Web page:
What’s the energy cost for your team?
What’s the energy cost for the organization, if you’re the CEO, or very senior executive within a large organization, this as a strength based framework, but it gives me an immediate line of sight of where is this leader being experienced in this creative generative, top half of the profile, or in this sort of consumptive reactive operating system?
So I can see if a leader has a preference for a task or relationship.
What might be some of these reactive tendencies and look at these controlling, driven, ambitious, autocratic pefs. They’re the patterns and habits of thinking that are getting in their way of being able to relate. So it’s all I’m thinking, some hypothesis about what I’m seeing until I get to meet the leader. So one of the important things about TLC development is understanding a little bit about the context and foundation of the leader that we’re working with.
So if I’m using the leadership circle, before I put their profile down, I’ve understood a whole lot about their context. I’ve asked them about their current role responsibilities, accountabilities, I’ve looked them up on LinkedIn, if I’m working externally from the organization,
I’ve spent time asking them who’s in their profile, asking them about their current role responsibilities, I’ll ask them about what are the challenges they’re facing, what’s happening in the organization or the system which they’re working in. So I’m building out this context. And so same thing for me a little bit about my context and foundation, because it’s going to give you a line of sight to how this thing played out in my leadership circle profile.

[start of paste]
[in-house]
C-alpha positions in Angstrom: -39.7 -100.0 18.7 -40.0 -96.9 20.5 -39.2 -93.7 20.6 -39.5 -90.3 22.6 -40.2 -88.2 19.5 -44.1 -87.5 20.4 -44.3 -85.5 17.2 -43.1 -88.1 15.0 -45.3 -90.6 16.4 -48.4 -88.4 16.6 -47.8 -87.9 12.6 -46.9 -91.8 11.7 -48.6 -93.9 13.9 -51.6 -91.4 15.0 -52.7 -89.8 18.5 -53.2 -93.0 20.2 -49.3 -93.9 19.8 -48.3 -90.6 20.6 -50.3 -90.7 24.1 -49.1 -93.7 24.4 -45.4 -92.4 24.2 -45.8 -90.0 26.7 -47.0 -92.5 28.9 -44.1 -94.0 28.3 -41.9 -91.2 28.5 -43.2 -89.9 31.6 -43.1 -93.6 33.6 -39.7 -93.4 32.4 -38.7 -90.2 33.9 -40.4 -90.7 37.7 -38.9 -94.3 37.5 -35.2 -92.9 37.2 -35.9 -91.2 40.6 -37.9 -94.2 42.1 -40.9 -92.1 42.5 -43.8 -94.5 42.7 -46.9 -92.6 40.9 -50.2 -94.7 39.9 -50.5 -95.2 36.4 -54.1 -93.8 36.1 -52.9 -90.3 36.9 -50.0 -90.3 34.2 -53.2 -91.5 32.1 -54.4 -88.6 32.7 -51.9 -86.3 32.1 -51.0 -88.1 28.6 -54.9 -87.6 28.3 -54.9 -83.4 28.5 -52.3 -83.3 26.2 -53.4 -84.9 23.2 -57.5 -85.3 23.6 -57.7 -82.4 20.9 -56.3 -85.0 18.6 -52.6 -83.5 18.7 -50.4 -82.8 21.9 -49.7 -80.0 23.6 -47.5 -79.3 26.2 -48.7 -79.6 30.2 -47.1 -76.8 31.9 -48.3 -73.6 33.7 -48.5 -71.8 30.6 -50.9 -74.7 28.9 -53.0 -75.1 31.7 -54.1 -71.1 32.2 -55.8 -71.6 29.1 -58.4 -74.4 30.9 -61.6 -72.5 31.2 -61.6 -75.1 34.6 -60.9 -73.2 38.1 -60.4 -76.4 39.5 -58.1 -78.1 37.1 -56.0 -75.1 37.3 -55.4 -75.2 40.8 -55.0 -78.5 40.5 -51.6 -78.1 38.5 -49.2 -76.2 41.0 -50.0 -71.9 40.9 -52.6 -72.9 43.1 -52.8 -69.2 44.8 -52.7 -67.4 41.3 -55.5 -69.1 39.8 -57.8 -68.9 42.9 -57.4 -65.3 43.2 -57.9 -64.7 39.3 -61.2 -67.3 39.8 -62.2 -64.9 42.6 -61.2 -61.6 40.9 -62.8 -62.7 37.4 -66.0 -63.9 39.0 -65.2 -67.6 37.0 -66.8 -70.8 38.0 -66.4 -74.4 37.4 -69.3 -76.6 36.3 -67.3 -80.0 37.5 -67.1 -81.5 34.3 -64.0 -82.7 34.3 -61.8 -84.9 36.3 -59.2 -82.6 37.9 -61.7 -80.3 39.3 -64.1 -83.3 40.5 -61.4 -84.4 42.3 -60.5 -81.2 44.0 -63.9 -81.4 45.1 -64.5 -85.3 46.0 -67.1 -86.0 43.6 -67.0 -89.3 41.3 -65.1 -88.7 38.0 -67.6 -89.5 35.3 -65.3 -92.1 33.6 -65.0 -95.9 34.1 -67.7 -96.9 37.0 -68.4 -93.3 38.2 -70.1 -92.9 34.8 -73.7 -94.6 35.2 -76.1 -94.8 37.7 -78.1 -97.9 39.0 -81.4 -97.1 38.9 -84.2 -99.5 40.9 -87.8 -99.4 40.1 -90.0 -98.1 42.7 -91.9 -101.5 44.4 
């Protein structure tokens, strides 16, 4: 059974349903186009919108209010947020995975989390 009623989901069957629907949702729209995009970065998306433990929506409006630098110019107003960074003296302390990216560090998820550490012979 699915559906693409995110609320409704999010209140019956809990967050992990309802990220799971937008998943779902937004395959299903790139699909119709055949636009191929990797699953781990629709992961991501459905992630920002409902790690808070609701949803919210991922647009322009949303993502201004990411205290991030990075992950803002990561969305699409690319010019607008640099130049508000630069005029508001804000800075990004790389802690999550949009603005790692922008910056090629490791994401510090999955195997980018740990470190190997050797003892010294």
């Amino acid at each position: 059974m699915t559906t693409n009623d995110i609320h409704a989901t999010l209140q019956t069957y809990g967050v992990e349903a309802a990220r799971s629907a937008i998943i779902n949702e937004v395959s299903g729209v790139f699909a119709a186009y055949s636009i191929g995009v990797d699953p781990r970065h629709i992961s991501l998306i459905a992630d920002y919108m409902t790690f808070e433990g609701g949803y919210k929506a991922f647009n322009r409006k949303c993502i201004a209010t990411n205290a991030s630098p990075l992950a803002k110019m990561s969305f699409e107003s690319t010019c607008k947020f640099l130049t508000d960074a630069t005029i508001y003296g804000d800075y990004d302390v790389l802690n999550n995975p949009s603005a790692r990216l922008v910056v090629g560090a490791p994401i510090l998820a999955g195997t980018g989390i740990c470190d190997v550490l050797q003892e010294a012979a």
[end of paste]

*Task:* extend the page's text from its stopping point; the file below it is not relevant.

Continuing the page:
You know, of course plays out in the organizations of leaders that were working. And all of the leaders you’re working with and yourself, of course, bring all of your background and history and culture with you into your work life.
And so when I completed the TLC in 2012, now a little bit about my context, in 2012, I had been working with DDI (Development Dimensions International) for about 10 years. And at this stage, just before 2012, I was the general manager of VDI here in Australia.
I would look after all the southern states of Australia and I had a colleague who was looking after the northern states of Australia. So I’d had a I’d written up from through consulting through business development, and then into the general manager role.
I had accountability, p&l, accountability, responsibility, plus, I was also looking after, and managing and leading and recruiting a group of consultants, as we then offered all of the DDI programs out to our clients. So that was just again, a little bit about the work context. And so I was seen as quite a successful general lender.
I had a profile, which was highly complying. So, again, it’s not bad, but it has costs. And you can see that these fairly strong scores by all my raters here, you can also see that, you know, in terms of my brother, and I’m more a relationship driven leader or a task driven leader. Well, most of the scores are over here on the left hand side, which is around relationships. And what do you notice about my scores over here on achieving, like achieving results, decisiveness, purposeful, visionary, strategic focus, those sorts of competencies.
I got to a point where two general managers gave just a little bit of information to general managers, and then the boss over the years decided that he would open up a CEO role.
At the time, I decided I wouldn’t put my hand up for it.
Think now, because I didn’t have the courage. I didn’t believe that I was capable enough to do it. In fact, you know, I was so worried that you know, I might not do a good job complying. That absolutely got him away.